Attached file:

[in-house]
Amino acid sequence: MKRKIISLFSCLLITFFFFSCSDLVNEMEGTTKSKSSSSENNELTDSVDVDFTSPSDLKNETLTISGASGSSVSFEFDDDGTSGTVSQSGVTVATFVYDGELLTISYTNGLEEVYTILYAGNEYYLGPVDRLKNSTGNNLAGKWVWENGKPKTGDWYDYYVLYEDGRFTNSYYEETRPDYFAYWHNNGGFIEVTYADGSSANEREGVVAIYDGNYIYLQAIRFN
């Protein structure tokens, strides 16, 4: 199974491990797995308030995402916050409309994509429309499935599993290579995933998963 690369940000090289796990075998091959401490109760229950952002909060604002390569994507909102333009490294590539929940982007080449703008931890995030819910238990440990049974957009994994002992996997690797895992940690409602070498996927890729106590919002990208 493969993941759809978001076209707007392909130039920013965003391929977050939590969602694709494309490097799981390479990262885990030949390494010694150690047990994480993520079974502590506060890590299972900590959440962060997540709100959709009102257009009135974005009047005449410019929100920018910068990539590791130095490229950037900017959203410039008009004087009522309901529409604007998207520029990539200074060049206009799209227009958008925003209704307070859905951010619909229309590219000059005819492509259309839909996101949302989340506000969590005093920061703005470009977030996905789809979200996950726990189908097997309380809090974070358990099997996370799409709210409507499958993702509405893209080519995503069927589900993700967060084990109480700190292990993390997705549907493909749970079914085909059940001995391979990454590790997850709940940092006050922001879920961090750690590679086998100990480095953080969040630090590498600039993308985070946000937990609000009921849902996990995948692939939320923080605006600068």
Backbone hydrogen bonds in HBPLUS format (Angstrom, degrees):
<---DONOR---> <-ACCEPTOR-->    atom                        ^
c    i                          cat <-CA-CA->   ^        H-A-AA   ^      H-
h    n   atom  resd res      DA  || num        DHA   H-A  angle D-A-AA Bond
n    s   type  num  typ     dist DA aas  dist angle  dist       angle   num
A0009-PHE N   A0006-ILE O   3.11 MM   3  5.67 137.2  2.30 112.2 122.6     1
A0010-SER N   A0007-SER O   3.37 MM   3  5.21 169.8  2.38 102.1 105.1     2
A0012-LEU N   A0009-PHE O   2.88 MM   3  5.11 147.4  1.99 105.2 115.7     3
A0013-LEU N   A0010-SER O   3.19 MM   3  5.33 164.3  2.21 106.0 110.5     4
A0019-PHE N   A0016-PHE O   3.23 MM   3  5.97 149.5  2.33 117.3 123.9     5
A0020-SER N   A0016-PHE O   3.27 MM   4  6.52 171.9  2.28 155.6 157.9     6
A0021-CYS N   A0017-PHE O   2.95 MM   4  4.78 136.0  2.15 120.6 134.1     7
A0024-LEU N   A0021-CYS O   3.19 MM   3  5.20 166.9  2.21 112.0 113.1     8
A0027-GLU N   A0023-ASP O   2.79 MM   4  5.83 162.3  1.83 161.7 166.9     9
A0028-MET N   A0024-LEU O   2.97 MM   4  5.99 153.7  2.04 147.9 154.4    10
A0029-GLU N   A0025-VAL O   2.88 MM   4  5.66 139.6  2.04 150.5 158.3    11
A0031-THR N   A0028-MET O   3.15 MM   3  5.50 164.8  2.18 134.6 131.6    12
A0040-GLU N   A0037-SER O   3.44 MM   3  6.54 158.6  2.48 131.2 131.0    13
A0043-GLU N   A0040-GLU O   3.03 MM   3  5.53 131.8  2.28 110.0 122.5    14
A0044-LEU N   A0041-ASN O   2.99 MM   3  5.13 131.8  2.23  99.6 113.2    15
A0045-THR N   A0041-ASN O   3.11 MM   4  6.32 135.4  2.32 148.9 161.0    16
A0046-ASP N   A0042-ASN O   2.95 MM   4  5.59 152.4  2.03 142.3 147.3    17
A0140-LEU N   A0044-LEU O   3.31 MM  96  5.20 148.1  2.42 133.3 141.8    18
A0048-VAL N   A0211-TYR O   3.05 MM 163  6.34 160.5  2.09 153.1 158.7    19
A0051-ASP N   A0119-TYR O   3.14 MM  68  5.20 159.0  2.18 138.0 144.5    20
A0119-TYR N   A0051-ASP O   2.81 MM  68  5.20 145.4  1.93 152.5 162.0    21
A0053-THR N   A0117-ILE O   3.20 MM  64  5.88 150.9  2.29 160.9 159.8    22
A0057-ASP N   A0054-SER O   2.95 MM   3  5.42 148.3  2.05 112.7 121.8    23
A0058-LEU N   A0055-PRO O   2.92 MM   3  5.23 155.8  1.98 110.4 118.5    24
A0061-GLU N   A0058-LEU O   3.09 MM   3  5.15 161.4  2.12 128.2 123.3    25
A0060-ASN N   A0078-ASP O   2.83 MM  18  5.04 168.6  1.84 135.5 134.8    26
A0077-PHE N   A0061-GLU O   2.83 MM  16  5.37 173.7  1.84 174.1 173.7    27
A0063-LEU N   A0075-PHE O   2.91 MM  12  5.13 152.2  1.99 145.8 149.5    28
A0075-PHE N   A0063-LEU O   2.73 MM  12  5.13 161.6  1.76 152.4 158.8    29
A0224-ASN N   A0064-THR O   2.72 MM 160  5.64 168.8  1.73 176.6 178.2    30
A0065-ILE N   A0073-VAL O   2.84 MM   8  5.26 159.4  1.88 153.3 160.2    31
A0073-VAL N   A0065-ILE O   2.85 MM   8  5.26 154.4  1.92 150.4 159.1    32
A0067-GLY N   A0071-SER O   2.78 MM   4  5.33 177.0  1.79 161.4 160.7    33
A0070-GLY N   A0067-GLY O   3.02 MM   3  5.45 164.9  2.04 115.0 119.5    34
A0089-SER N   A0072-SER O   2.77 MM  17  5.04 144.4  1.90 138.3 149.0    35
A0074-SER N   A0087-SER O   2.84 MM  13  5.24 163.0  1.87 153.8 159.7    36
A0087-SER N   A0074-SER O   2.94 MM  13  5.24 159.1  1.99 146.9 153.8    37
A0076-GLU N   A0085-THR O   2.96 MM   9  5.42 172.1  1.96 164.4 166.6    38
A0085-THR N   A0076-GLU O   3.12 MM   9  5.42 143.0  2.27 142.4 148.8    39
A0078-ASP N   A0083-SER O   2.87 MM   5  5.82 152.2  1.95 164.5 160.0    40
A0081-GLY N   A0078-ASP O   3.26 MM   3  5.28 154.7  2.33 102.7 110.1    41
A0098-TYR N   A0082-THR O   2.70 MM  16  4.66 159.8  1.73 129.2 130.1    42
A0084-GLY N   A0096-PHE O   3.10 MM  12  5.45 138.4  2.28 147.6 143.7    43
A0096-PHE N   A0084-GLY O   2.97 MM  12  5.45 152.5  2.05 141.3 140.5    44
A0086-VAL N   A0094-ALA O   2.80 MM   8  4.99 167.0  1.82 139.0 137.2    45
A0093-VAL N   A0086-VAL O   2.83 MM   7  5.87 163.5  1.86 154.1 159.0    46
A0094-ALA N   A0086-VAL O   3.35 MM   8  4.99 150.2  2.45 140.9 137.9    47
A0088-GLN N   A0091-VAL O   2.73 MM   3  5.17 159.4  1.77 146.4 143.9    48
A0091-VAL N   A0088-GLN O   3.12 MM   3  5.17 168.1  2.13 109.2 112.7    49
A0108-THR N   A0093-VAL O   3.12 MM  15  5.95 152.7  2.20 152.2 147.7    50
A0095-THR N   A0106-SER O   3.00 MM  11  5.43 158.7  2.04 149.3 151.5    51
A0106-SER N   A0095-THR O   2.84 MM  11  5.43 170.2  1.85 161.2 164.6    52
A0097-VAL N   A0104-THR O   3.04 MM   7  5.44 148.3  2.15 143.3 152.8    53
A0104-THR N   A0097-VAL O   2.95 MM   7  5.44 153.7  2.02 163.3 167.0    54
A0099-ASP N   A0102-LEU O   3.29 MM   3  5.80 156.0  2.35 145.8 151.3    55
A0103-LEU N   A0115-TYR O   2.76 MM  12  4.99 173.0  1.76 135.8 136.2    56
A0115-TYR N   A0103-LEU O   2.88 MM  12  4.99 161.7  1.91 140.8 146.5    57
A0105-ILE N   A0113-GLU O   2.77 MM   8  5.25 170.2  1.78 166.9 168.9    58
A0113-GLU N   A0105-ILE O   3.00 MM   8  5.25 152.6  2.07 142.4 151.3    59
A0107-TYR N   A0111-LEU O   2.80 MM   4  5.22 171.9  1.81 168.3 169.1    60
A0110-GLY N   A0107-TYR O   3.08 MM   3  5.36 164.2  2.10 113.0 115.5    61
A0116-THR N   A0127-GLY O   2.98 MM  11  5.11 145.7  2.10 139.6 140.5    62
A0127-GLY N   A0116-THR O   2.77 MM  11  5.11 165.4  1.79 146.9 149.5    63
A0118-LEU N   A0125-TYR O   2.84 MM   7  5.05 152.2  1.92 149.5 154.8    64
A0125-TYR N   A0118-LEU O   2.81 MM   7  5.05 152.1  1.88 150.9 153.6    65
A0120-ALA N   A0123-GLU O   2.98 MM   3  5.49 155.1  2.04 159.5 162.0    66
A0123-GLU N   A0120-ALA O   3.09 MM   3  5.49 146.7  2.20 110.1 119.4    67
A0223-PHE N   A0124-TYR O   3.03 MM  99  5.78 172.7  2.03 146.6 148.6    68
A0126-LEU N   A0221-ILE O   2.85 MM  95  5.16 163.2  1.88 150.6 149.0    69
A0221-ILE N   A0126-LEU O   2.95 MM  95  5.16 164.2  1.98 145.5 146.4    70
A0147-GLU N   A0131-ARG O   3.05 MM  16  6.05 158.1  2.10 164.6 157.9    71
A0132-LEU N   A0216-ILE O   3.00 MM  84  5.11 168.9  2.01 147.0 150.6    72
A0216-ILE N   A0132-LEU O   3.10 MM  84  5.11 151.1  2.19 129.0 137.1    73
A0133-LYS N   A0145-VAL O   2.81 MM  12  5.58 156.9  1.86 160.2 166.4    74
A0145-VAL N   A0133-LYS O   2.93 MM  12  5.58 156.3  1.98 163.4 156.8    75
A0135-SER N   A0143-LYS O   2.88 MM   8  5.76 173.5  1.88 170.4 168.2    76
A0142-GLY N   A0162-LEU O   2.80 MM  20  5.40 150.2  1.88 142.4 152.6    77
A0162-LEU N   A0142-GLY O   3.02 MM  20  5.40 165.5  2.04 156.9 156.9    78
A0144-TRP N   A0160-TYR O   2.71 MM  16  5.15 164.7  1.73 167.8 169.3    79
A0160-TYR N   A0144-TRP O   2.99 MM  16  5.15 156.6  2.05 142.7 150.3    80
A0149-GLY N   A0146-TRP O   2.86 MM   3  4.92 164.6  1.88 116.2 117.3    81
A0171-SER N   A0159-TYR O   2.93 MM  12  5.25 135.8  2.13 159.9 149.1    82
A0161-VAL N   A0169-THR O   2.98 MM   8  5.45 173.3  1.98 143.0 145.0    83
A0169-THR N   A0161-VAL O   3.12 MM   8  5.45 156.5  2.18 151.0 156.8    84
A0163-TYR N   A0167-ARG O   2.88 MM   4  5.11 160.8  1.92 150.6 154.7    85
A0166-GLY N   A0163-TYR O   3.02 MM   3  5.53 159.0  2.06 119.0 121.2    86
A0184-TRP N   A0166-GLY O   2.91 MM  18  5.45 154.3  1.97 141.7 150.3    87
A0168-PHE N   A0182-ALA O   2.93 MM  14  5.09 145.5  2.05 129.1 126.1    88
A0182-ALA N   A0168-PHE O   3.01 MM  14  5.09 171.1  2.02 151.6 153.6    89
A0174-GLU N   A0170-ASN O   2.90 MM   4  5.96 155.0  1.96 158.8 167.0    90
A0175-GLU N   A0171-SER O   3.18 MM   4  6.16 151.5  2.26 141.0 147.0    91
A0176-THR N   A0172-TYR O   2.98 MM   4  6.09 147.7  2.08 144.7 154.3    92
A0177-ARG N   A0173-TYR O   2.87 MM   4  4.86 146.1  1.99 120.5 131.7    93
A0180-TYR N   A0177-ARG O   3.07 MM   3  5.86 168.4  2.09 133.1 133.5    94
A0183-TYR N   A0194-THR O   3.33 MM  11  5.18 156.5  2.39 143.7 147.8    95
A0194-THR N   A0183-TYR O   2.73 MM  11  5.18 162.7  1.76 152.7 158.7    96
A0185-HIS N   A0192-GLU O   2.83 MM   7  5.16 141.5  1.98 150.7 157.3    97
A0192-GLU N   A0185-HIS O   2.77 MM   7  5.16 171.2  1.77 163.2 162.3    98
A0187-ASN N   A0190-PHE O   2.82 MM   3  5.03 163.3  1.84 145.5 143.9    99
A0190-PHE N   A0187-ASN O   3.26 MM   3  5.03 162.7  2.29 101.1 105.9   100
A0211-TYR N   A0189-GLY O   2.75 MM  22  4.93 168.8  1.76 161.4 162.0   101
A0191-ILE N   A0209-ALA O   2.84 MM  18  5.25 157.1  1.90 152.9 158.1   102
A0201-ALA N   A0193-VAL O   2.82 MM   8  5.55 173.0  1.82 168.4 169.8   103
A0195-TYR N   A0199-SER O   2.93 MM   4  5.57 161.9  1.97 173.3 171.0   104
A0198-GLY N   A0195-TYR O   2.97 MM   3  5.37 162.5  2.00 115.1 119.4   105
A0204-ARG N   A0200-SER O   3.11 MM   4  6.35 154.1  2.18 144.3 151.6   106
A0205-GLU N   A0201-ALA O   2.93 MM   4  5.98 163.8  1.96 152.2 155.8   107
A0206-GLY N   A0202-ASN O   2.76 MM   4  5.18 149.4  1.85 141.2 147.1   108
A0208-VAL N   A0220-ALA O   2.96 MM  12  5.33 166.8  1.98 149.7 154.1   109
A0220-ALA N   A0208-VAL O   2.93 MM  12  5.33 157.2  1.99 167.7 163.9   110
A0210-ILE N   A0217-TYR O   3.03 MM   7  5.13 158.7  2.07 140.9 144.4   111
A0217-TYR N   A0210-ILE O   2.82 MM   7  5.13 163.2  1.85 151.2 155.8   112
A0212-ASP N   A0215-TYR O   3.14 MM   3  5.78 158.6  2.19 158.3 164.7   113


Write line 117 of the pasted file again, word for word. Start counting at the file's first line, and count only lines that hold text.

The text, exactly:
A0208-VAL N   A0220-ALA O   2.96 MM  12  5.33 166.8  1.98 149.7 154.1   109